Violence is scary. Random, indiscriminate violence is more scary.

I would counter your argument with the suggestion that a ridiculously large, but clumsily inaccurate weapon is far more scary than a weapon that only hits its intended targets.

If all I have are precision weapons, then all you need to do to be safe is make sure not to piss me off. If I have extremely powerful weapons with "unreliable" targeting, then it might be in your best interest to also put pressure on your neighbor to not piss me off.

about 2 months ago
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How About a Megatons To Megawatts Program For US Nuclear Weapons?

bonehead Re:Indeeeeed! (146 comments)

Your thinking is shallow.

At the end of the day, there is no such thing as a weapon of war. There are just weapons. There is no such thing as a tool of peace. There are just tools.

They are all just objects. Like pebbles or fallen branches. The don't *do* anything. They just exist. That's all. They don't endorse causes or have a political agenda. They just sit there and exist, perfectly content to do absolutely nothing and be perfectly harmless for the rest of eternity.

What matters is *who* has possession of them. The living, thinking creature that can make them do something.

Personally, I would prefer that the most powerful weapons be under the control of somebody who is, to at least some degree, on my side.

about 2 months ago
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How About a Megatons To Megawatts Program For US Nuclear Weapons?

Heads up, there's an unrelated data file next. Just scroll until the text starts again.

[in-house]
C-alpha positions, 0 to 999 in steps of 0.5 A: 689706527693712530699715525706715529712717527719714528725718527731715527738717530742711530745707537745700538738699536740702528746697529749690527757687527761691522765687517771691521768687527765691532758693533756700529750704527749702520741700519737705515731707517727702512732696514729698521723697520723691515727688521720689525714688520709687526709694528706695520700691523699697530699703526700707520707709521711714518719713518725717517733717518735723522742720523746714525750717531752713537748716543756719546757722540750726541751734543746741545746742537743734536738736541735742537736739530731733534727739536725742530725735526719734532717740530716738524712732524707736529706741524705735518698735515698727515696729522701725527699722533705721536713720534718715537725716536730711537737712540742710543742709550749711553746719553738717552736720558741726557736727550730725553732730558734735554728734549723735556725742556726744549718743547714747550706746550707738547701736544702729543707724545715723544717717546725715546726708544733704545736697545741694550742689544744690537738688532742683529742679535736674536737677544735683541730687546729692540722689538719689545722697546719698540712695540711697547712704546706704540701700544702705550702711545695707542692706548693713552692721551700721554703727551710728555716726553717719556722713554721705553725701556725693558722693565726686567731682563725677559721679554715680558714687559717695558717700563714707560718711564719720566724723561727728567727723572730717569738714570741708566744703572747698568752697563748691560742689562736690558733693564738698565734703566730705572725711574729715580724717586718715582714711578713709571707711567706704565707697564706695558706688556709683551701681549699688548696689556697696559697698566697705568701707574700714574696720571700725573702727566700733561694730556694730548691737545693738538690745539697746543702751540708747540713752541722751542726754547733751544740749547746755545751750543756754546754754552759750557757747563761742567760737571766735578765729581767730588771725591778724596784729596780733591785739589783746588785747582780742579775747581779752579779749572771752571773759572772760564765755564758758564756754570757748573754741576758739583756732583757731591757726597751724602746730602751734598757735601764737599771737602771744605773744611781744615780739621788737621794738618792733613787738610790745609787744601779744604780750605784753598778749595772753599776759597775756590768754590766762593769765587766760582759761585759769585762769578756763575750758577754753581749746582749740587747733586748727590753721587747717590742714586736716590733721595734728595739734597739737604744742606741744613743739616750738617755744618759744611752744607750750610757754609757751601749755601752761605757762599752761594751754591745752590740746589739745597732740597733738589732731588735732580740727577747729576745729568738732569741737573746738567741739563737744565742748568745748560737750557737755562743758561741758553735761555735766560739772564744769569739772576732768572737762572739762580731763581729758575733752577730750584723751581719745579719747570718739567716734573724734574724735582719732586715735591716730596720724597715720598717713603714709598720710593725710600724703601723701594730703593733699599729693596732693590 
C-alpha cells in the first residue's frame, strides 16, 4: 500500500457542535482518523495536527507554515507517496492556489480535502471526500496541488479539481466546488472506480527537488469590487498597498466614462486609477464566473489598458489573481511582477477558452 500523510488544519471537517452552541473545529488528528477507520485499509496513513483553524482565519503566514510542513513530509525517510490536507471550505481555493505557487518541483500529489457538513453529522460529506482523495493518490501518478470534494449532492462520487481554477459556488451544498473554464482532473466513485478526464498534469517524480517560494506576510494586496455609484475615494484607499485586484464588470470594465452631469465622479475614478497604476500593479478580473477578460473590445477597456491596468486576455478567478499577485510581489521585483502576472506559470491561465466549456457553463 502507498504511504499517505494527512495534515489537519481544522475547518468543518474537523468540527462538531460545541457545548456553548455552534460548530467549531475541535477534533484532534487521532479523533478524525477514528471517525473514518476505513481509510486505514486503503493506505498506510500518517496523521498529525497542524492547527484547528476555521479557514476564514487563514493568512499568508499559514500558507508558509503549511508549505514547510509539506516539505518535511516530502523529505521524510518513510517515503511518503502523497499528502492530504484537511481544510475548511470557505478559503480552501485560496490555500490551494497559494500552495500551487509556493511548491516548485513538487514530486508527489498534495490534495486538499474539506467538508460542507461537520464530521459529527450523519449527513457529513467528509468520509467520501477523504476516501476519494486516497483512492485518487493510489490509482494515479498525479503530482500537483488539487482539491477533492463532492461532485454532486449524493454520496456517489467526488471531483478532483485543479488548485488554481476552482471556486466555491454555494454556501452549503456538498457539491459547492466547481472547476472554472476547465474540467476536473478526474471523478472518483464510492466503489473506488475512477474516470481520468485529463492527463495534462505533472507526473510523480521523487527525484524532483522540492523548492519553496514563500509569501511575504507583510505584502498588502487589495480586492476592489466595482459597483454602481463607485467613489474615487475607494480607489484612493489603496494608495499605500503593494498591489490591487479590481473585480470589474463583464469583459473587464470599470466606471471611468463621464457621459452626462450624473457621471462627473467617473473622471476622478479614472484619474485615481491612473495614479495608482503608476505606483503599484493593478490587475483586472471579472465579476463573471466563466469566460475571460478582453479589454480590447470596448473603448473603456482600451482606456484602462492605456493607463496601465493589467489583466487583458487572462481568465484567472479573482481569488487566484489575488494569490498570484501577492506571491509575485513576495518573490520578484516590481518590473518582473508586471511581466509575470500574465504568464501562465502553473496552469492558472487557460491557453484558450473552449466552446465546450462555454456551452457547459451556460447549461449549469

bonehead Re:Because 'Murica! (146 comments)

Quite true. However, sometimes the thing that was failed was the attempt to convince someone else that you are sincere about being left alone.

Even more often, the "failure" was a hesitation to meet the unreasonable demands of an aggressor who wants you to relinquish possession of something valuable.

Violence is a two party game, you can't simply "choose" to never be involved in it.

What you can choose is whether or not you want to be the loser every time you are forced to participate.

about 2 months ago
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How About a Megatons To Megawatts Program For US Nuclear Weapons?

bonehead Re:Sherriff Bart (146 comments)

If my destruction is already determined, and there is no other way out, then having a way to convince the aggressor that he'll be going down with me is a perfectly valid tactic. Really, it's the only valid tactic on some situations.

about 2 months ago
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How About a Megatons To Megawatts Program For US Nuclear Weapons?

bonehead Re:Because 'Murica! (146 comments)